PJ Harvey made her entrance at the The Fillmore on Friday night as one - and the only female - member of a 10-member, single-file marching band.
Snare and bass drums were struck, and Harvey, looking like an apocalyptic wood sprite in an elaborate headdress, was one of three black-clad saxophonists who took their places at the back of the stage in front of two drum kits.
But then, of course, the charismatic front woman stepped up and took a hold of the sold-out crowd at the Fishtown venue, not letting go for the ensuing, supremely efficient and dramatically staged 90 minutes.
Performing in front of a backdrop that showed a two-headed dog tussling with a goat on either side of a PJ Harvey coat of arms, the galvanic British songwriter, who was making her first Philadelphia appearance in six years, drew heavily from her 2016 album The Hope Six Demolition Project and its similarly geopolitically minded 2011 predecessor Let England Shake.
On Friday, Harvey made Fishtown shake with songs that rumbled low with primordial bottom-heavy blues grooves and squawking sax. She also drew on more delicate folk traditions on tunes such as “The Words That Maketh Murder” and the set closing “The River Anacostia,” performed with all the band members, aligned at the front of the stage, singing the sorrowful laments gospel-touched “wade in the water” incantation.
The Hope Six album is an enterprise inspired by Harvey’s fact-finding trips to impoverished and war-torn communities in Kosovo, Afghanistan and Washington, D.C. For all of Harvey’s abundant talent and singular voice, the recording project - which also produced The Hollow Of The Hand, a poetry and photography book collaboration with Seamus Murphy - at times suffered from clinical, journalistic detachment.
In a concert setting, however, songs like the playful, hand-clappy “The Orange Monkey” and hard-driving and haunting “The Wheel” - a powerful examination of how humans immunize themselves from violence that surrounds them - came to vibrant life.
A rock star and then some, Harvey is a magnetic presence and a superb bandleader. Most of her men-in-black, who included longtime collaborator John Parish and Nick Cave associate Mick Harvey (no relation), played multiple instruments and looked nearly as cool as she did during the intelligently choreographed and imaginatively lit presentation, which created a Halloween rock-and-roll carnival atmosphere.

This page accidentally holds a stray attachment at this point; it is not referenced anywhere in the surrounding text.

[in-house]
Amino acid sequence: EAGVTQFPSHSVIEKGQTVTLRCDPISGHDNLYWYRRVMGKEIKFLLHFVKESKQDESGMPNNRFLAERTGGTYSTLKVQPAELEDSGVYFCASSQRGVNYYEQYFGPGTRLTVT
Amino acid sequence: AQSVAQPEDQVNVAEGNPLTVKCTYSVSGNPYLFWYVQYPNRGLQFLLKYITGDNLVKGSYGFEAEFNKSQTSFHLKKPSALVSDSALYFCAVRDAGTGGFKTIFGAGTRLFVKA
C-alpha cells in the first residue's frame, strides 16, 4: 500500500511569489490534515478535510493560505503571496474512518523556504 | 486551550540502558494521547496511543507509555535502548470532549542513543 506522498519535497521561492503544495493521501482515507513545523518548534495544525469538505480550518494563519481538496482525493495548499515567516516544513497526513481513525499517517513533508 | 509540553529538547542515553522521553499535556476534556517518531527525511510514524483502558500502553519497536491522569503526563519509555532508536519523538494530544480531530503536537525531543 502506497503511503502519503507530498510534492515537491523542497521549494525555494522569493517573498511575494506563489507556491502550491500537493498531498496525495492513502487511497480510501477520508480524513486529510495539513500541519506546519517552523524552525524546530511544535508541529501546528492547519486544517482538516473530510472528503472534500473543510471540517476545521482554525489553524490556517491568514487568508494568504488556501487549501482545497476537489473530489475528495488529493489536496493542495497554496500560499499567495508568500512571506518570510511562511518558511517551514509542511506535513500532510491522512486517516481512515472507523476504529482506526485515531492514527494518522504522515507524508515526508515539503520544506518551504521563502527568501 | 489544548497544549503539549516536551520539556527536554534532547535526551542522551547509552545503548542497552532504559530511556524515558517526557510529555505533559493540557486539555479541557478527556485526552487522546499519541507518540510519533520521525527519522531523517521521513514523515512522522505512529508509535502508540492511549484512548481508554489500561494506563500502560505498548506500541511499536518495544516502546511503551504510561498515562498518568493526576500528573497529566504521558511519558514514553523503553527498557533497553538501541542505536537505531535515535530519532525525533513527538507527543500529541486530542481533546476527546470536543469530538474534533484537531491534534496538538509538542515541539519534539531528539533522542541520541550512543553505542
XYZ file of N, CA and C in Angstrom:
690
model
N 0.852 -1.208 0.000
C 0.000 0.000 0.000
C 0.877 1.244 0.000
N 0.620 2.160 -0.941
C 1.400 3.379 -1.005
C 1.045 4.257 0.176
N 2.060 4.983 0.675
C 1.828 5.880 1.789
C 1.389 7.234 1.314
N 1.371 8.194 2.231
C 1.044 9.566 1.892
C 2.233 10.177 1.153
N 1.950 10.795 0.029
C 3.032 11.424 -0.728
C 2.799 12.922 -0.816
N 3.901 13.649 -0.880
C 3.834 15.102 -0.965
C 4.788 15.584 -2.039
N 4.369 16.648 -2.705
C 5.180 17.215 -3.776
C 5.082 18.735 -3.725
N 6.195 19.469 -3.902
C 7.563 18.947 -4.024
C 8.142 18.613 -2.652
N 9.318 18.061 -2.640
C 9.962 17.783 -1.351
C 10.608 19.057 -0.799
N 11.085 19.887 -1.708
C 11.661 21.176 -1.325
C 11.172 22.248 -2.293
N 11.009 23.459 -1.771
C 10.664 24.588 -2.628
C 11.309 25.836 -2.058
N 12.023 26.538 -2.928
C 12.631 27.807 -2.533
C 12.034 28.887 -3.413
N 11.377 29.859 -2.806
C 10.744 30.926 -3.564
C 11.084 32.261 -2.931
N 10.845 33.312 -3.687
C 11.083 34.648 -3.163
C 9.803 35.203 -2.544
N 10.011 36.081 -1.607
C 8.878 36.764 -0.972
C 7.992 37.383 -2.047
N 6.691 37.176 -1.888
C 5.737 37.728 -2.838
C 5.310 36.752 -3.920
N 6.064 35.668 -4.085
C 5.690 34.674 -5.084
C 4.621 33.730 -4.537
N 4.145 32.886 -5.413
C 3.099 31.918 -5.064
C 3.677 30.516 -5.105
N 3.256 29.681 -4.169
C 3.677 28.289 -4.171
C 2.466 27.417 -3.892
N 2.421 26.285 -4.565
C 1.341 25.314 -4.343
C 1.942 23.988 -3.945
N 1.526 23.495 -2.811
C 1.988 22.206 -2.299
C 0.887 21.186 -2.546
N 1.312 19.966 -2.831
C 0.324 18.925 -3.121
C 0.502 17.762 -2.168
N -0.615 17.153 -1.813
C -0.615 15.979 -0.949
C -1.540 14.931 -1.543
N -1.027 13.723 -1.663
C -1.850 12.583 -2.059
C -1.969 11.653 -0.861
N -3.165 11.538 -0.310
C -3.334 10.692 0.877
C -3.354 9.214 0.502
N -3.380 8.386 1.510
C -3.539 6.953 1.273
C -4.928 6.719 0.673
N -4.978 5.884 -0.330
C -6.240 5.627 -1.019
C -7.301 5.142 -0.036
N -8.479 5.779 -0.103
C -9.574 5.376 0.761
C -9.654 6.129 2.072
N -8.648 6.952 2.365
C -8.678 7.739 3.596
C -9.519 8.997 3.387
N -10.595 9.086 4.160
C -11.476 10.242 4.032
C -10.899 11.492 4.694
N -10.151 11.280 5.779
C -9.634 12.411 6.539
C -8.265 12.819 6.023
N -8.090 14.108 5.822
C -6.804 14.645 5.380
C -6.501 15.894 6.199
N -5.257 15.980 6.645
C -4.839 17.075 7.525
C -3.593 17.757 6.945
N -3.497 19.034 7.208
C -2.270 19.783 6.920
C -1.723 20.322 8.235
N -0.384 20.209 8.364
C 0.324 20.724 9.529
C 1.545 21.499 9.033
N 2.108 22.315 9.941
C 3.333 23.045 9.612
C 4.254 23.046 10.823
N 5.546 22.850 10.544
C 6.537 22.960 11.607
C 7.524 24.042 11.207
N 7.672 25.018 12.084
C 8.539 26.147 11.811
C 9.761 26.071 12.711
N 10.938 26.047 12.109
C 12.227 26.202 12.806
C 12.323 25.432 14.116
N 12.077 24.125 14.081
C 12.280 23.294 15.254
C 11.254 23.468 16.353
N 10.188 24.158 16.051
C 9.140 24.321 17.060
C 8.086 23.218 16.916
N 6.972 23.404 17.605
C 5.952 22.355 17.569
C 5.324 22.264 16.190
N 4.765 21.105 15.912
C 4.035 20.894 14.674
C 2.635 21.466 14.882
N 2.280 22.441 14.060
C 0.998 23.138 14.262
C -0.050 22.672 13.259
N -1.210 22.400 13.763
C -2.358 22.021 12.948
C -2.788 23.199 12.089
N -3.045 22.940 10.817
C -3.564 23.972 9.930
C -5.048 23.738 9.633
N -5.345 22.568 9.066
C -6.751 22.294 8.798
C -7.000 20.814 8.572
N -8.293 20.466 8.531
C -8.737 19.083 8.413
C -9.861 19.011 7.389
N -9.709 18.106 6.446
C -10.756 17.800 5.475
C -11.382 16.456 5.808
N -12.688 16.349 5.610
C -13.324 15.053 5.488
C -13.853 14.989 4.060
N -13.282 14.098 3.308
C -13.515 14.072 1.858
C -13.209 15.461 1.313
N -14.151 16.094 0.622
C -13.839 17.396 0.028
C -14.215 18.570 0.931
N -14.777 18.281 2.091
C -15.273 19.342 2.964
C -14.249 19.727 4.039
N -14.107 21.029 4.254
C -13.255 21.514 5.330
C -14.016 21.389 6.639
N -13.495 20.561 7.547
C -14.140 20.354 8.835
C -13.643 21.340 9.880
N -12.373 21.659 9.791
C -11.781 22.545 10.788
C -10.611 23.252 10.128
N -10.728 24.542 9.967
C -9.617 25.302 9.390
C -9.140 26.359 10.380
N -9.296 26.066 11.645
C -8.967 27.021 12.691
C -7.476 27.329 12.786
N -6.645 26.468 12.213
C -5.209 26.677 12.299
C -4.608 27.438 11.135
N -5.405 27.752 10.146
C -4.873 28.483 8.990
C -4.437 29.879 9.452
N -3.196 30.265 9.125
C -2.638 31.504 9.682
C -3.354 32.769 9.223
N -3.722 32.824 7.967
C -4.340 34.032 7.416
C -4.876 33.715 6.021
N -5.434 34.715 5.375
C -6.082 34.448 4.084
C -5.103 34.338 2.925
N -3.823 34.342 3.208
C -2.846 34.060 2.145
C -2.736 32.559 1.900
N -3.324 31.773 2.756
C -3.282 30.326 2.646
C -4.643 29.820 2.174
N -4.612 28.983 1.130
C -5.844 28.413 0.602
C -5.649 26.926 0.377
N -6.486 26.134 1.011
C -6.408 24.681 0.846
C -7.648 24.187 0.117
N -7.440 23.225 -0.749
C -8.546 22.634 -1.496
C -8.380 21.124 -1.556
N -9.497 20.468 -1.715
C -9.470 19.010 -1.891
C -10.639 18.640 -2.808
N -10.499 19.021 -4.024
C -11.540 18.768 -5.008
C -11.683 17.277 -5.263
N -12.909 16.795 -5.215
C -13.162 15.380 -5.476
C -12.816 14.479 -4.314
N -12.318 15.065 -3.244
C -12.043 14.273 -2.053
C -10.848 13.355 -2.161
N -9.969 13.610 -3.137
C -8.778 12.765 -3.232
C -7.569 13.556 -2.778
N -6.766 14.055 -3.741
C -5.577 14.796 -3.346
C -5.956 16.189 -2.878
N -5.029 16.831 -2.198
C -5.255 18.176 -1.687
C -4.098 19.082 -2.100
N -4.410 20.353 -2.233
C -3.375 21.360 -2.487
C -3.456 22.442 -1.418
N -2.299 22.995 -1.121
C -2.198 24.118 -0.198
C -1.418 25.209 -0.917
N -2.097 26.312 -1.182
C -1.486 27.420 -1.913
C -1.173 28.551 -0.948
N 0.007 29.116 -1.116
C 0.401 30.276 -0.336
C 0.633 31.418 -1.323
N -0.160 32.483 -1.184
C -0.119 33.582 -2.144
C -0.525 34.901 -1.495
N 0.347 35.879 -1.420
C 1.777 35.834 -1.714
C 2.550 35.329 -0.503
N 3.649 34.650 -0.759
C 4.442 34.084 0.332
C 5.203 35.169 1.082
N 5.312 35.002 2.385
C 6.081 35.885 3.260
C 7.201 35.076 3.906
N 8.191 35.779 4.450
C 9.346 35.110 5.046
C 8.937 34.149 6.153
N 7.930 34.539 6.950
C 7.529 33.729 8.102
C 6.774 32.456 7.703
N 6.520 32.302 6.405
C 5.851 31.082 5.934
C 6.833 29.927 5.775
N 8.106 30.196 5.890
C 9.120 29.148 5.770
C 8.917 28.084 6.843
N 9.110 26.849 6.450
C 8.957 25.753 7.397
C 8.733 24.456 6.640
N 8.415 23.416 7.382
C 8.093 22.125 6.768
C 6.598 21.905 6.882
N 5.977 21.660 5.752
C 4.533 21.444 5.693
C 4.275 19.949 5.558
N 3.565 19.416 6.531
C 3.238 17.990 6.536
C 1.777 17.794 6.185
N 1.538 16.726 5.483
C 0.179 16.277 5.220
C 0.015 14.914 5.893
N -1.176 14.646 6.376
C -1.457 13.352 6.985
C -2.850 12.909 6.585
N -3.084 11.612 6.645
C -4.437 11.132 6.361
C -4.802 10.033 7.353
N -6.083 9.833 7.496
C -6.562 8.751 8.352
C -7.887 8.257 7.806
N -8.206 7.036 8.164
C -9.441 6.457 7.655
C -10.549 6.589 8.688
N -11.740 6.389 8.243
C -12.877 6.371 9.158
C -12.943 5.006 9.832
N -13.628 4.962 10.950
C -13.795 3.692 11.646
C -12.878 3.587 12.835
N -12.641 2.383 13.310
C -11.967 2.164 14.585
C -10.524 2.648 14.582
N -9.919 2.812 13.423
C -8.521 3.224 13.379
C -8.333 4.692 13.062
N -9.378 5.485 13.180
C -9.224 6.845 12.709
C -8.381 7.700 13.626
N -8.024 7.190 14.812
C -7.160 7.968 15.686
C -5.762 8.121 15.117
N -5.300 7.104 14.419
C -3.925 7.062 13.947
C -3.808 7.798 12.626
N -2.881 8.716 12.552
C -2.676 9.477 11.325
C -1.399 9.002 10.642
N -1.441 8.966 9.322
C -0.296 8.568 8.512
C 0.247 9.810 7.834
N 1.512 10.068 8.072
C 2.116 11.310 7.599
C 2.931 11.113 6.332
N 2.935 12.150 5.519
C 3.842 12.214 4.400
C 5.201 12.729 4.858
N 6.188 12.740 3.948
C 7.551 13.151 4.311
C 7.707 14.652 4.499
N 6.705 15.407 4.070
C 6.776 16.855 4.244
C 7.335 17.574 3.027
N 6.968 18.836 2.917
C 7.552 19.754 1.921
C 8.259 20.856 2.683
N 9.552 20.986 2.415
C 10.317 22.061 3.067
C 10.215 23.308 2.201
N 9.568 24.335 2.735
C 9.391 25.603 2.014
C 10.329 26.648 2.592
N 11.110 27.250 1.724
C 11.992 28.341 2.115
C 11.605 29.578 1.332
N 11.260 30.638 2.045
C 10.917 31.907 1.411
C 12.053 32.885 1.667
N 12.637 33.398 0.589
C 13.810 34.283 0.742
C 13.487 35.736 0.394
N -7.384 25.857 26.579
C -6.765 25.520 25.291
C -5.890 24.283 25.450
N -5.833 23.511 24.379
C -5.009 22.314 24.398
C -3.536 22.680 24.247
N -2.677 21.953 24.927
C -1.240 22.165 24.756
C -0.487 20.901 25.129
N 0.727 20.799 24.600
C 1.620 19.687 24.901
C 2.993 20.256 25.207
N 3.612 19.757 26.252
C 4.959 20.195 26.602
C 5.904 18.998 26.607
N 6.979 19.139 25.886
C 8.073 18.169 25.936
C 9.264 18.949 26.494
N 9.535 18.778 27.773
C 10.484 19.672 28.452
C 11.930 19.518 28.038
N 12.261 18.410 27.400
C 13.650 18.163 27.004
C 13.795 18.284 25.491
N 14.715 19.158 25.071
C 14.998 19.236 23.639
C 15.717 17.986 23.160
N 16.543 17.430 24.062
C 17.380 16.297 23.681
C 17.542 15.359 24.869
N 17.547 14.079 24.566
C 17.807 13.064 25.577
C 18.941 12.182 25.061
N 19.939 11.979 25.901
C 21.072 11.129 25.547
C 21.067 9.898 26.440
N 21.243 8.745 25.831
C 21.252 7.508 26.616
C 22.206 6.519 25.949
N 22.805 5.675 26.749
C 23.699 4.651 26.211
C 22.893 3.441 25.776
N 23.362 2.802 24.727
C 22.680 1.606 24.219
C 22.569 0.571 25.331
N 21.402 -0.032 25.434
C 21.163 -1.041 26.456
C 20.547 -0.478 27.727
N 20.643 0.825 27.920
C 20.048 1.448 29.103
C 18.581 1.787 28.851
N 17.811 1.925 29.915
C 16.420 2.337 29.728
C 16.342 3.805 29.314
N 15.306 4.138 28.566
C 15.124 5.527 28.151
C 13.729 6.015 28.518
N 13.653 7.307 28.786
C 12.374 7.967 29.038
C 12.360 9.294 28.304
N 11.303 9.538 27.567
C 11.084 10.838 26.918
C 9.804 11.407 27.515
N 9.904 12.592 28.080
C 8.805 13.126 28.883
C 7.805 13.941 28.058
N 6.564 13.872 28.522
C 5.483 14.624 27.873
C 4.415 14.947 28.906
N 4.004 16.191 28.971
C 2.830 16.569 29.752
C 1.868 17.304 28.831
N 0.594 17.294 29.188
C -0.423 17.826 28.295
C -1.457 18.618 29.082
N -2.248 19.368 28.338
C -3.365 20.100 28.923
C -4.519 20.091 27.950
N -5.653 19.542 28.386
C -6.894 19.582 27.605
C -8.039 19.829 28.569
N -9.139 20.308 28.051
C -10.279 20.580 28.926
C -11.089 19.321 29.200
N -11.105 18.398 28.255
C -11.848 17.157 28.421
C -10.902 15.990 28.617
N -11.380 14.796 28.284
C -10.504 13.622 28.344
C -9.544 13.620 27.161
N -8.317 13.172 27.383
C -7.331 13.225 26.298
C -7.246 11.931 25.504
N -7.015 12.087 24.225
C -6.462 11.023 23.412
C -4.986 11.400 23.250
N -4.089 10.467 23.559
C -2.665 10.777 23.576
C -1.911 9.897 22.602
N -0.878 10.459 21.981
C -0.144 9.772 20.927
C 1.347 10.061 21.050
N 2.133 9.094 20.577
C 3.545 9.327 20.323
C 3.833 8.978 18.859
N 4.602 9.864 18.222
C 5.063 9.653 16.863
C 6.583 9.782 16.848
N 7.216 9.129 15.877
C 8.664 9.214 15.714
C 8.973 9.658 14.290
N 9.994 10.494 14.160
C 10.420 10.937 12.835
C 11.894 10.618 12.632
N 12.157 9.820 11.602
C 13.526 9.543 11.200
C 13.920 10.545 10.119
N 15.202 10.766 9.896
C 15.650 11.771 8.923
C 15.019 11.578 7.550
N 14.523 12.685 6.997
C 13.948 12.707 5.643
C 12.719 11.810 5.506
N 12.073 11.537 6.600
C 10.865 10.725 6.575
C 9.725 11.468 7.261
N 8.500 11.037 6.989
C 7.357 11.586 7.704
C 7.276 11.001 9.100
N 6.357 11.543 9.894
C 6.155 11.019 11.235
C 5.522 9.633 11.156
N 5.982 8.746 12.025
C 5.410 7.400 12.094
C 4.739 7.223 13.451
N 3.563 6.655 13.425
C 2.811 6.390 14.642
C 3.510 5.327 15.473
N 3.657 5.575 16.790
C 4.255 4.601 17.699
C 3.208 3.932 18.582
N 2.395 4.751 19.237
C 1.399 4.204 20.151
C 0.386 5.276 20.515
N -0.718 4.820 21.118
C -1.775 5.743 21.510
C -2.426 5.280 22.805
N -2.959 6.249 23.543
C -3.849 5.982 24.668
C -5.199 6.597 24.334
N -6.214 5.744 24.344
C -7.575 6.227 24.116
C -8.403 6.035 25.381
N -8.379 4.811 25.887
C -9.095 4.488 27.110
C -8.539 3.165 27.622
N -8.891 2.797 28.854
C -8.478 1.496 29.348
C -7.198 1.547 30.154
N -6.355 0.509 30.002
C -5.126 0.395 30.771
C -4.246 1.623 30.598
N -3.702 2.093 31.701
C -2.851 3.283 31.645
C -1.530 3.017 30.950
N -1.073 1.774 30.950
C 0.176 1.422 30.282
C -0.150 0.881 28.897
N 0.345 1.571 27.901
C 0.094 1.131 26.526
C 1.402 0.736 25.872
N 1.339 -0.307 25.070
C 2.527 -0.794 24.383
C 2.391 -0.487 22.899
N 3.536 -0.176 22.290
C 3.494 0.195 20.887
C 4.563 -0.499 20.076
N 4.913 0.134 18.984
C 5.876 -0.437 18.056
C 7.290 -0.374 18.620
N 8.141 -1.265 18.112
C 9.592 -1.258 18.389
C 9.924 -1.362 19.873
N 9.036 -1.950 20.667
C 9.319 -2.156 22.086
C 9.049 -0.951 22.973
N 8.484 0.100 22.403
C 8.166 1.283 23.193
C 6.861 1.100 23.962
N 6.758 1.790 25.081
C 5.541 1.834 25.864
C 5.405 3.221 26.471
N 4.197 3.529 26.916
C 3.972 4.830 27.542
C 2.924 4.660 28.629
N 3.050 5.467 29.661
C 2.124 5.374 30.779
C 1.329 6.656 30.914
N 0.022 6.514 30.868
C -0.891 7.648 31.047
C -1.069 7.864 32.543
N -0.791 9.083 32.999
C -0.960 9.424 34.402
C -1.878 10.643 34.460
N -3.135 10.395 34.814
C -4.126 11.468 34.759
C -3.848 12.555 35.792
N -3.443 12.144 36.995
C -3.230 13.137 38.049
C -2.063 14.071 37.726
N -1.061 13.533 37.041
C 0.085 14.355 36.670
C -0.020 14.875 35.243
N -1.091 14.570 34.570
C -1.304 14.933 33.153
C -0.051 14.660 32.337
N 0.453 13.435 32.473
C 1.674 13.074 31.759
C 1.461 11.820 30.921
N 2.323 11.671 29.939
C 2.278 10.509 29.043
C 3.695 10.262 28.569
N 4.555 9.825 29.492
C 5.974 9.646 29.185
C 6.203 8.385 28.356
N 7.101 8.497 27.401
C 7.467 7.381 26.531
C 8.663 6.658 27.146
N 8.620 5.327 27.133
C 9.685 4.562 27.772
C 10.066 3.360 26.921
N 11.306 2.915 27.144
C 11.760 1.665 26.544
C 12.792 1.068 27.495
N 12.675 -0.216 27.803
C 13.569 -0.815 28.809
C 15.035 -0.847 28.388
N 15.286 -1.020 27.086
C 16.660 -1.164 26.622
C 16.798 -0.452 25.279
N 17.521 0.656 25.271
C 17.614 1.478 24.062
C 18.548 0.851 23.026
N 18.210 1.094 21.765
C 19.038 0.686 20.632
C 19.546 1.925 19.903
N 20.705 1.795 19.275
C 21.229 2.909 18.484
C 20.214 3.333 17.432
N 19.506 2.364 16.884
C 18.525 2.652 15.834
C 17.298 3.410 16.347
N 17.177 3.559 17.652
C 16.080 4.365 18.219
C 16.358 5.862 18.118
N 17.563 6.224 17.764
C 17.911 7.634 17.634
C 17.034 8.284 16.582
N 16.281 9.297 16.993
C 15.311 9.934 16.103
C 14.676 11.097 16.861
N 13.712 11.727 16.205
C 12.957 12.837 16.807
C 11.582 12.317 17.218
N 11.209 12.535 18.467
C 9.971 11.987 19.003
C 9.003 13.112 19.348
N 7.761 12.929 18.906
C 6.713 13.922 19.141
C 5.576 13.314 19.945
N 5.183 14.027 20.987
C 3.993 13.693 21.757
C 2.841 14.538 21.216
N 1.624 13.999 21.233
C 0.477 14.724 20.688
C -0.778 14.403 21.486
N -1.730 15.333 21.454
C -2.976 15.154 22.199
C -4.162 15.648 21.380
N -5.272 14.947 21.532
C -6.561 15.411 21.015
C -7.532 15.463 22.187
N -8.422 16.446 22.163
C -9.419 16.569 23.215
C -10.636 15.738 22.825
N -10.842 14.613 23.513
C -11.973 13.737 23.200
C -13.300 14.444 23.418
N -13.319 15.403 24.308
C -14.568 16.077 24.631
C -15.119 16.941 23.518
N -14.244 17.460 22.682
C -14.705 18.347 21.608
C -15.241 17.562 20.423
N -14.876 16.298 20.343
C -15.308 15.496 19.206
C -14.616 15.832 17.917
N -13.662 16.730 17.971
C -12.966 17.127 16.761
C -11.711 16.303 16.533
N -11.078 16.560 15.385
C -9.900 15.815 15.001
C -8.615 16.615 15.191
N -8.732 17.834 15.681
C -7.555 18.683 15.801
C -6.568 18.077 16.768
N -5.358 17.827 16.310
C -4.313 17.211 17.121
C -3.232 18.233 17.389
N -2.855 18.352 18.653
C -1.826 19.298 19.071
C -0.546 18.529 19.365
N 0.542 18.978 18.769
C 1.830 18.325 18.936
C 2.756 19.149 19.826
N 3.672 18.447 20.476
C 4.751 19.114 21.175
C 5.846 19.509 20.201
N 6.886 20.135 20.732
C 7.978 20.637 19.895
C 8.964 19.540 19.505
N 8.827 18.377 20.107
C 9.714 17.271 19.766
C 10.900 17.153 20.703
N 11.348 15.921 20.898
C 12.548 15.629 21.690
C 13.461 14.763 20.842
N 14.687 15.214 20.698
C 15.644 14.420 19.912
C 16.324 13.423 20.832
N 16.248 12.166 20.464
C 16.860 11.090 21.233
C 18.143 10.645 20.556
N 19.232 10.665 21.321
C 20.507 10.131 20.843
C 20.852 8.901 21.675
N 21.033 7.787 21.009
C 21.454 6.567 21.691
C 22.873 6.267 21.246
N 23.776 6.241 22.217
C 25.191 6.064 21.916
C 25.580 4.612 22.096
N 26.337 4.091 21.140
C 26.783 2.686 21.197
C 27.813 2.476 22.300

Harvey is not an artist to dwell on the past, and the bulk of the 20-song set came from the last decade of the 47-year-old, still-potent vocalist’s quarter-century career, with two songs from 2007’s White Chalk.
But though the newer material went over more than well enough with the loyal audience that’s been moving into middle age right along with her, Harvey really brought the house down with a trio of elemental powerhouses from her 1990s beginnings, with the creepy saga about drowning a child “Down By The Water,” operatic expression of devotion “To Bring You My Love” and declaration of her superpowers in “50ft Queenie,” in which all of the musical restraint of the evening was cut loose in a burst of satisfying screechiness.
All that, plus an encore that kicked off with a cover of another songwriter with a taste for Biblical and mythic imagery. It was Bob Dylan’s “Highway 61 Revisited,” which she originally recorded on her 1993 album Rid Of Me, and which she reshaped in a caterwauling version that was, naturally, entirely her own.
We don’t want to be rid of you, Polly Jean Harvey: Please come back sooner rather than later.